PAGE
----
Comparing the Bipartisan Path to Other Budget Proposals

Earlier today, Fiscal Commission co-chairs Erskine Bowles and Alan Simpson released a new comprehensive debt reduction plan with $2.5 trillion of savings, entitled "A Bipartisan Path Forward to Securing America's Future." The plan is intended to show lawmakers a possible way to achieve a compromise that can put debt on a sustainable, downward path. From the report:

The plan we have put forward here is not our ideal plan, it is not the perfect plan, and it is certainly not the only plan. It is an effort to show both sides that a deal is possible; a deal where neither side compromises their principles but instead relies on principled compromise.

The plan builds off of the White House and House Republican offers in the fiscal cliff negotiations, but pushes both sides to compromise further to achieve the needed additional deficit reduction. With that in mind, we can compare the Bipartisan Path with other major budget proposals to see how this plan matches up in the budget debate. The following table shows deficit reduction in the new Bipartisan Path plan relative to the CRFB Realistic baseline, compared to the Senate, House, and White House budget proposals (as well as the President's deficit reduction offer alone).

While the President's budget (and President's deficit offer) projections rely on OMB’s economic and technical assumptions, CRFB staff have roughly estimated how the President’s deficit reduction offer and full budget could stack up when incorporating CBO's economic and technical assumptions. That way, we can produce something closer to an apples-to-apples comparison of how the different proposals would impact revenues, spending, and debt as a percentage of GDP.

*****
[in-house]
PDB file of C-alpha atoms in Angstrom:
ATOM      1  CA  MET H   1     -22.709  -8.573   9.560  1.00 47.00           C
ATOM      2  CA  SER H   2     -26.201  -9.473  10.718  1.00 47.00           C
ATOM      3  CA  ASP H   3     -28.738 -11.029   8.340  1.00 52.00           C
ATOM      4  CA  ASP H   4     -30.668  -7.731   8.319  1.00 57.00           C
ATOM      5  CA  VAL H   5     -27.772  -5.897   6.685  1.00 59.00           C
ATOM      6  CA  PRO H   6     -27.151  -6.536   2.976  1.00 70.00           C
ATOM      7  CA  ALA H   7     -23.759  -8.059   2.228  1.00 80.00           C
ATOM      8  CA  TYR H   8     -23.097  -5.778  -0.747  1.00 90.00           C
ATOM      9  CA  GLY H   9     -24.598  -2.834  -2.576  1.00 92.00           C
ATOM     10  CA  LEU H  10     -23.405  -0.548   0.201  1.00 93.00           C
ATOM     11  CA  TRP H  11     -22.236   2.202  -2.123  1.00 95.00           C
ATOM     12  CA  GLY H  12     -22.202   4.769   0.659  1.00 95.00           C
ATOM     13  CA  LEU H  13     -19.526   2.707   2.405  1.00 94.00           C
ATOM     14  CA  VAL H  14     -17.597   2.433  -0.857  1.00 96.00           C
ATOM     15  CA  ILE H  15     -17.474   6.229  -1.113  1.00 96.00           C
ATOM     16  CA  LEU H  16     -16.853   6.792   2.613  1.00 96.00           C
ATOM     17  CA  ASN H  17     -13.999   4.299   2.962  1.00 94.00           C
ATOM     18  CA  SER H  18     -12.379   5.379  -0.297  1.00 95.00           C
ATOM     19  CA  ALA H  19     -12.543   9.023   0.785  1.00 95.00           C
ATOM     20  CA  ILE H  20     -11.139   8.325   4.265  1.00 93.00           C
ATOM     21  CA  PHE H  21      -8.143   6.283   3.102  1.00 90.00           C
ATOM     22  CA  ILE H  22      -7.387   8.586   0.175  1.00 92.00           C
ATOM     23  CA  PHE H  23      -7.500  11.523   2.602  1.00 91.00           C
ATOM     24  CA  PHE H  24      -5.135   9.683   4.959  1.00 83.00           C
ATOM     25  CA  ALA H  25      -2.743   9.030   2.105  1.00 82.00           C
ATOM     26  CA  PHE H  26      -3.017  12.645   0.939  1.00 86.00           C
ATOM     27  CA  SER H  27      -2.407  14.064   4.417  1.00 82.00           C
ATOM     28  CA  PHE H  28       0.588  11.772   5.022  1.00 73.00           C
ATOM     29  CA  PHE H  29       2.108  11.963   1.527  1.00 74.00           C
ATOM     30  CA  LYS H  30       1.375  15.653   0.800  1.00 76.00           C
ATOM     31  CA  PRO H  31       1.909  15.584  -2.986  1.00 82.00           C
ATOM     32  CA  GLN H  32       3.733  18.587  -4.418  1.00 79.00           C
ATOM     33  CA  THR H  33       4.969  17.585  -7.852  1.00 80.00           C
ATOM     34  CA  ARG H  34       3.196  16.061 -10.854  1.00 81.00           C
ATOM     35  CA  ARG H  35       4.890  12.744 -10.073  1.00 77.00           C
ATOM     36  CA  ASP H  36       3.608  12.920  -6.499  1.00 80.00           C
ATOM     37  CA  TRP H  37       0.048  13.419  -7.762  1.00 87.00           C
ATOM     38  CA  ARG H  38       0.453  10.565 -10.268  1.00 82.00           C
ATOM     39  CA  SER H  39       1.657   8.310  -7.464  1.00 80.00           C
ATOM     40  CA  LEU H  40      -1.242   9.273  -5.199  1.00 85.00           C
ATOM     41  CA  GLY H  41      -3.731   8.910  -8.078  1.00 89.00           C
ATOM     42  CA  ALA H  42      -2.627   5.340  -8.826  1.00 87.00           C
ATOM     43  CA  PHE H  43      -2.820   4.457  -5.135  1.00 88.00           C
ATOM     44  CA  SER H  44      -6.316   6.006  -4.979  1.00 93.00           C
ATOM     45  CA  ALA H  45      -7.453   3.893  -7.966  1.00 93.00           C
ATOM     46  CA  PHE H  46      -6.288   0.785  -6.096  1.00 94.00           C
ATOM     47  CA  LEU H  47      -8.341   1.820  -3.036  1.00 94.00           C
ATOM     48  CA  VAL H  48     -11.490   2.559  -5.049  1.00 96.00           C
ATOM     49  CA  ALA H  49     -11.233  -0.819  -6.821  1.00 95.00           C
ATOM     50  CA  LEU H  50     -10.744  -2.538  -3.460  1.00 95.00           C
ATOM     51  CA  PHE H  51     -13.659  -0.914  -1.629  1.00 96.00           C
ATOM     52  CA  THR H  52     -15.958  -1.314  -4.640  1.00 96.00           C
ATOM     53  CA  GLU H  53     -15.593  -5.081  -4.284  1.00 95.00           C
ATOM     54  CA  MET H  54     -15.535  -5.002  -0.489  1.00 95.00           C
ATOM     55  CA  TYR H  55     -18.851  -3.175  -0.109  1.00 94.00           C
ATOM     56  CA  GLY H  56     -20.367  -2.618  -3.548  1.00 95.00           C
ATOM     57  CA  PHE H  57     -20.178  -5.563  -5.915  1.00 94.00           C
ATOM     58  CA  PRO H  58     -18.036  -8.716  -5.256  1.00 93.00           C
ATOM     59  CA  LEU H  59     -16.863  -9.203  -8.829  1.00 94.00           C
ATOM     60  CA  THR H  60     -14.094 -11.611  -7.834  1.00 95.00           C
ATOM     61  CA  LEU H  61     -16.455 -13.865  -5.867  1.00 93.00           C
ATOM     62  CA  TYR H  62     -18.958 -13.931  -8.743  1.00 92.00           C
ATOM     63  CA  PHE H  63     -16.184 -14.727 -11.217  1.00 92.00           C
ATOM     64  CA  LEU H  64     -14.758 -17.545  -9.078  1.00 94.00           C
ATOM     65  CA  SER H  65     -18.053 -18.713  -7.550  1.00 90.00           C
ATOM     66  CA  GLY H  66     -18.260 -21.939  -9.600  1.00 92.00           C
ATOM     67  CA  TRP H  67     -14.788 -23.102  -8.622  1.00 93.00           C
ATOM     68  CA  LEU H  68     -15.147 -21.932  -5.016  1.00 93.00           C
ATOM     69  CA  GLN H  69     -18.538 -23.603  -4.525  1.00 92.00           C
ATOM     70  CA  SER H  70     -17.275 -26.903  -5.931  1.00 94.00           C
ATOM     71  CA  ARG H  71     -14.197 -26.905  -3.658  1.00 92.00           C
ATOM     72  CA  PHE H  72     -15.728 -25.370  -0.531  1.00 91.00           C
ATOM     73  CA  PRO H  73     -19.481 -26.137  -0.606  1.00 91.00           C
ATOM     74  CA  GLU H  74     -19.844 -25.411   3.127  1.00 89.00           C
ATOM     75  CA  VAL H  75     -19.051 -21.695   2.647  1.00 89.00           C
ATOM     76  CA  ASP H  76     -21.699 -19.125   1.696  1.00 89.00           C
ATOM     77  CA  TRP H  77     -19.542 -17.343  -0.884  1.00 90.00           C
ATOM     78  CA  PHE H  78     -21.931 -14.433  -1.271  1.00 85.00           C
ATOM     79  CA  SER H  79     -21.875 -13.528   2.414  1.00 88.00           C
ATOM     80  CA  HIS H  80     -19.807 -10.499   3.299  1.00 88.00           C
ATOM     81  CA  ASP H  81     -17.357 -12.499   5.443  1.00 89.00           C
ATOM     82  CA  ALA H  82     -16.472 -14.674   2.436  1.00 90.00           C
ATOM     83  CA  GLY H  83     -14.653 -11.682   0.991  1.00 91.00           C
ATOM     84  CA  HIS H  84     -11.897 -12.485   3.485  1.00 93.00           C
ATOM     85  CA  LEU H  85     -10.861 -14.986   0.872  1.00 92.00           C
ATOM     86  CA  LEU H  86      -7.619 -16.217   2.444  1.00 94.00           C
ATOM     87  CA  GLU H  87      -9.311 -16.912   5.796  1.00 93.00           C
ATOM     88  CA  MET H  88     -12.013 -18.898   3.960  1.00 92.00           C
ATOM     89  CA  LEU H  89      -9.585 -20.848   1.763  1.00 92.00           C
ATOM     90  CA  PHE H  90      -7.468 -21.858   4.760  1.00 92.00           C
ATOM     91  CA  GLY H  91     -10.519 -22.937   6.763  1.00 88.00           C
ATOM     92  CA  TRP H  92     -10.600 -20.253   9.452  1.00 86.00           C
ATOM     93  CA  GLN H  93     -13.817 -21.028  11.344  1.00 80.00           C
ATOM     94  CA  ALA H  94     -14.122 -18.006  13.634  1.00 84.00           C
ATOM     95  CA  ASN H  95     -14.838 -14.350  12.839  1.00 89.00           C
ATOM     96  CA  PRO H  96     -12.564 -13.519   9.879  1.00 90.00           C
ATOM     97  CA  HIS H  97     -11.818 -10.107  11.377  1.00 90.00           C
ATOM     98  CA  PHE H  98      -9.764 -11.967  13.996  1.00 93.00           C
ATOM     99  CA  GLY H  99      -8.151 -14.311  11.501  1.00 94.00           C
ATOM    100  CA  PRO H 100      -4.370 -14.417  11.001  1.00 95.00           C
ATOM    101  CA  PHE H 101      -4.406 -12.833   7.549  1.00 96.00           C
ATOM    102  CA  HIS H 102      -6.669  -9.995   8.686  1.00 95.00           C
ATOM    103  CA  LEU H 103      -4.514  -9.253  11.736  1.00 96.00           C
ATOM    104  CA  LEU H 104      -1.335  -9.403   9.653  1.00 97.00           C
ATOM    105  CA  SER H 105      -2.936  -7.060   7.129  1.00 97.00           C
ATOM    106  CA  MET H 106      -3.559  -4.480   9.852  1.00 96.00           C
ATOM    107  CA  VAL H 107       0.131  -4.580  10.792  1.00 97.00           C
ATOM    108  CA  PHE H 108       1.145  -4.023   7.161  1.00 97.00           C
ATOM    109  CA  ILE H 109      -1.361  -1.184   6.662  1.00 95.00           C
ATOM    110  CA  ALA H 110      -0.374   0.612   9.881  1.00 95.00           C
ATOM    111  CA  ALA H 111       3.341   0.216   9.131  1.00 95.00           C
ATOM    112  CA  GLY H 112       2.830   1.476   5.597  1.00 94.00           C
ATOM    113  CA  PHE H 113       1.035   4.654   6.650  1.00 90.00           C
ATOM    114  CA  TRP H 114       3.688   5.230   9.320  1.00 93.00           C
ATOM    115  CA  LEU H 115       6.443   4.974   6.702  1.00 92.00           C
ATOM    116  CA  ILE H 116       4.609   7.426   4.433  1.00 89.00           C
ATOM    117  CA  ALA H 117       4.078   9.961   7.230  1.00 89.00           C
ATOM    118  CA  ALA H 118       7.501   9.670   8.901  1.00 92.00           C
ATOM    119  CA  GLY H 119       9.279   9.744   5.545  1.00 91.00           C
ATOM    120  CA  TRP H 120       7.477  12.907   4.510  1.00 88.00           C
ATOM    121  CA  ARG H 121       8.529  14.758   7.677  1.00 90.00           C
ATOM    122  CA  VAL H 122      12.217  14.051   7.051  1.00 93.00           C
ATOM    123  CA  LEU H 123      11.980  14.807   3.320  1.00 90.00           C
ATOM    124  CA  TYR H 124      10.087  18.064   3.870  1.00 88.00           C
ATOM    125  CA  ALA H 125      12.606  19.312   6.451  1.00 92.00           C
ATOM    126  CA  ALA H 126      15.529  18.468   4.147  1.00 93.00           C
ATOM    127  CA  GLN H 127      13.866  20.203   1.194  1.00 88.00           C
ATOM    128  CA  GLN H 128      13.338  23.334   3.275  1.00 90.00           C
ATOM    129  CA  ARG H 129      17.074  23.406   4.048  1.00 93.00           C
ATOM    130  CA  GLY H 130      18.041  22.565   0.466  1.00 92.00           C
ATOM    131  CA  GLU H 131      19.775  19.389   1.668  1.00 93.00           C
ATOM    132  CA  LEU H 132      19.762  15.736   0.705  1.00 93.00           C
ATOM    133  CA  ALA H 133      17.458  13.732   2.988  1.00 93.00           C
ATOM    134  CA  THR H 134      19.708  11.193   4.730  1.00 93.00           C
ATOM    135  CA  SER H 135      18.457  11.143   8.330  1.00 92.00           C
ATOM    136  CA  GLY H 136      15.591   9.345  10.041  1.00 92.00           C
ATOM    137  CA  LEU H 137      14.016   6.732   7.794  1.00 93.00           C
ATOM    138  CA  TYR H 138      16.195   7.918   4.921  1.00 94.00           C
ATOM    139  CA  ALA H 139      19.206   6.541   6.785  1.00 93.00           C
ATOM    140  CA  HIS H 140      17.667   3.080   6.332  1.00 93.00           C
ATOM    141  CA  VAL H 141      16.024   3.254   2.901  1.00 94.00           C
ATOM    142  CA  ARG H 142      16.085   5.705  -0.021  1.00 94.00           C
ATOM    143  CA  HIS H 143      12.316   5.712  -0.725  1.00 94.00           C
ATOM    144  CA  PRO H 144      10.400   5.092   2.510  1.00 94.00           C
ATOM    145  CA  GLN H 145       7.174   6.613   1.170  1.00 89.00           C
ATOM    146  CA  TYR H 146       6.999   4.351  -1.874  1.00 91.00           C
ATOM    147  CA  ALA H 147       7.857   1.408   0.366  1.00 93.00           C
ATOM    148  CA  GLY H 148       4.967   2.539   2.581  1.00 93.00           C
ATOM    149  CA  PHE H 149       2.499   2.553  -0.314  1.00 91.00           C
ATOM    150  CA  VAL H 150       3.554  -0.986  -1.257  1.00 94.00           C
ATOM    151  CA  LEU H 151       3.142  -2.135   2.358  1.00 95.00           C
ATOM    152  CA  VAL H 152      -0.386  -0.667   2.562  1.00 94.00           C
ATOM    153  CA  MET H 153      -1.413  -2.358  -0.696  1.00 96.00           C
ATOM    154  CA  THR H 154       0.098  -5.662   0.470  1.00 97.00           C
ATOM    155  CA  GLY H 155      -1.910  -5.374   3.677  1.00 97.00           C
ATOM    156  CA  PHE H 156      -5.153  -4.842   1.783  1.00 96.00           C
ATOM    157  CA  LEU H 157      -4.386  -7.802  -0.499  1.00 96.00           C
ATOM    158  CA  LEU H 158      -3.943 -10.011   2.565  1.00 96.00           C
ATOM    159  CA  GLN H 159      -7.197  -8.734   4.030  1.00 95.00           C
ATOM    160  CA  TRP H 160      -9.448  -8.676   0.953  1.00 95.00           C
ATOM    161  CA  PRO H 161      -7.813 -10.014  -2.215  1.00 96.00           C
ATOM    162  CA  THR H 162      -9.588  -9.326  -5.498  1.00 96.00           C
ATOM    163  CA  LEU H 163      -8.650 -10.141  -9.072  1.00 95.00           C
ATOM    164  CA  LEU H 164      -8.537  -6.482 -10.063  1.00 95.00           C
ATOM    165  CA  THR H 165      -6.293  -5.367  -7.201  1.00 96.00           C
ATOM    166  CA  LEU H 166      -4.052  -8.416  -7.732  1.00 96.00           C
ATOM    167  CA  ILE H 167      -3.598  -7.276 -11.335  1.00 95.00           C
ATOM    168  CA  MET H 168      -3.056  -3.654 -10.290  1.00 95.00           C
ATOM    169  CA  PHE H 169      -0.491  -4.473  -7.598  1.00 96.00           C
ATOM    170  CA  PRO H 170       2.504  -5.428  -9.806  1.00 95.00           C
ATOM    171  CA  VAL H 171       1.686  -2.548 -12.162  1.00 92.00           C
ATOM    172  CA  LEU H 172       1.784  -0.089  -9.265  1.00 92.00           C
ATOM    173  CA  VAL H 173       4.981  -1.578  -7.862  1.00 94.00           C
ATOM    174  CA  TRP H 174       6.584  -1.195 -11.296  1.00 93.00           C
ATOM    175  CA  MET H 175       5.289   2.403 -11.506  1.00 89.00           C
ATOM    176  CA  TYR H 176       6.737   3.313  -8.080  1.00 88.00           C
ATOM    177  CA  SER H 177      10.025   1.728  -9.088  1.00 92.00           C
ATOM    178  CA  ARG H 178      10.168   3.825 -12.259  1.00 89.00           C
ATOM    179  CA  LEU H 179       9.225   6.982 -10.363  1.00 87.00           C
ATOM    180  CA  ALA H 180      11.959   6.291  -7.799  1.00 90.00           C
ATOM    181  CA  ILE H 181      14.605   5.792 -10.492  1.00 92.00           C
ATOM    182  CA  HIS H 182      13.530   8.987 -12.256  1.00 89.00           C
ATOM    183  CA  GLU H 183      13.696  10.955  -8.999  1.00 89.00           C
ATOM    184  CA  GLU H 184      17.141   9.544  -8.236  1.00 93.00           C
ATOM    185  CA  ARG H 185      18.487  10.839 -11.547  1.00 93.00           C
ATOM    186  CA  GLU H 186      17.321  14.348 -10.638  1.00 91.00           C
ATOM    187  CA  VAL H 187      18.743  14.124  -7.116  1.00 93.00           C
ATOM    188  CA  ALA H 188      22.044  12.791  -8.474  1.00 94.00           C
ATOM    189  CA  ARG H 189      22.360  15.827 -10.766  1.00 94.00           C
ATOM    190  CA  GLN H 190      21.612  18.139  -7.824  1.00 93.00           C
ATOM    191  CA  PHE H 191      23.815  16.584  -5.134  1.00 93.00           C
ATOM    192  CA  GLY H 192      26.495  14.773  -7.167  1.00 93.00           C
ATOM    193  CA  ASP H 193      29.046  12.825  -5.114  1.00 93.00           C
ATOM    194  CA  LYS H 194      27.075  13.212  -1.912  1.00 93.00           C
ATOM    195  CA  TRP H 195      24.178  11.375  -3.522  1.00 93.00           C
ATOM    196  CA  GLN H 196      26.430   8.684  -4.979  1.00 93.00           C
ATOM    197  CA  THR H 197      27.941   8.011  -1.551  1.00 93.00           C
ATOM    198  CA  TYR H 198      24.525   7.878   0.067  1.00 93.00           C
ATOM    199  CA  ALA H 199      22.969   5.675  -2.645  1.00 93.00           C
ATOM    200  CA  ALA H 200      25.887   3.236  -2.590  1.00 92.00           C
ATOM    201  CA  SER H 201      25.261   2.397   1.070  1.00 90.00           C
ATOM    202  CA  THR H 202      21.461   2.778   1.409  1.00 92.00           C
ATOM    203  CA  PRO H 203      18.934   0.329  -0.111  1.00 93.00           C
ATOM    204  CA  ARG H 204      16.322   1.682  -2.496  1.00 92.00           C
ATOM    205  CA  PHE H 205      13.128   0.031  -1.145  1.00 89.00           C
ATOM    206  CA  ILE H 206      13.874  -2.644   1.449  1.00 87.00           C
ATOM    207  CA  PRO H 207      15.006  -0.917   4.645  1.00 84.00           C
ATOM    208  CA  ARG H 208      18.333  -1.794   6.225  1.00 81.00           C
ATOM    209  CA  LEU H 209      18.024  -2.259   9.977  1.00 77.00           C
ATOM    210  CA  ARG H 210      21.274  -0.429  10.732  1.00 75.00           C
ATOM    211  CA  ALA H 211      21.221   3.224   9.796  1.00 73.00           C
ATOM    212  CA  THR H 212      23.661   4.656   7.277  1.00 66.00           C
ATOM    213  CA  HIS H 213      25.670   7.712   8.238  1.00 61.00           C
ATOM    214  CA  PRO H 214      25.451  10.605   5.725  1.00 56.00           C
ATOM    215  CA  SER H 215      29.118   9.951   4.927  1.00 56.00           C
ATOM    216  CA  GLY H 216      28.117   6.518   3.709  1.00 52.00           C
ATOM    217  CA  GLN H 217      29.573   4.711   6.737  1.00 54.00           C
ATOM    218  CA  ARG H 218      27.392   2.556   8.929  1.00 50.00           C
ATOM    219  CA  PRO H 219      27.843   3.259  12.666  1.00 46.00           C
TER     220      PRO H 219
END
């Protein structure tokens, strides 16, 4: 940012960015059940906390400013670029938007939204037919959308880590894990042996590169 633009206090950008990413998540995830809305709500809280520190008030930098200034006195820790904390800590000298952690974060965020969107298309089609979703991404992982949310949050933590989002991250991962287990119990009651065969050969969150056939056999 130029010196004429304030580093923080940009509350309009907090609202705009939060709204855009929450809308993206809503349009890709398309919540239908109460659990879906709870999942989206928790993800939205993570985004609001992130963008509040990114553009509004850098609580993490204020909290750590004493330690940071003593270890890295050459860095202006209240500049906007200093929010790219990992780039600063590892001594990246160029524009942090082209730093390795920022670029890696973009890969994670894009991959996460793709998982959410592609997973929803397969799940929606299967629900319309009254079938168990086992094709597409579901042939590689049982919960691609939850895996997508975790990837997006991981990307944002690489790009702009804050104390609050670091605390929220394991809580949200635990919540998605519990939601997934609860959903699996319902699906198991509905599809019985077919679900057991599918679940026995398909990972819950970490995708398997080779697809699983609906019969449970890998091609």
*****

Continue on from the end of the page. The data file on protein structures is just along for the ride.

By finding savings across the budget, the "Bipartisan Path Forward" is able to put debt on a clear downward path, reaching 69.3 percent of GDP by 2023. Other budget would also put debt on a downward path, with the House budget taking a more aggressive approach on deficit reduction than the "Bipartisan Path Forward" and the Senate and White House proposing slightly more modest deficit reduction plans. 


On revenues, the Bipartisan Path Forward would raise $740 billion more over 10 years than under current policy, resulting in revenues in 2023 rising to 19.7 percent of GDP rather than 19.1 percent under CRFB's realistic baseline. This is similar the President's budget, the President's offer, or the Senate budget that project revenues at 19.7 percent, 19.5 percent, and 19.8 percent of GDP in 2023, respectively. But the Bipartisan Path Forward does raise more revenue than the House budget, which raises a projected 19.1 percent of GDP in 2023. 

On spending, the Bipartisan Path Forward contains $1.76 trillion in spending cuts (including interest) relative to current policy, resulting in outlays of 21.6 percent of GDP in 2023 instead of 23.0 percent under CRFB's realistic baseline. As was the case with revenues, the Bipartisan Path Forward has less outlays in 2023 than the President's budget (22 percent of GDP), the Senate budget (21.9 percent of GDP) and the President's deficit reduction offer (22.1 percent of GDP), but more spending than the House budget, with outlays of 19.1 percent of GDP in 2023.
After looking at the numbers, the Bipartisan Path Forward attempts to offer both sides a middle ground to keep in mind when trying to find a compromise on deficit reduction, but it is ultimately up to lawmakers to find that compromise. We will spend more time looking at some of the specific policies in the plan that lawmakers might consider, but after just looking at the fiscal metrics, it seems like an agreement on how to solve this problem is reachable.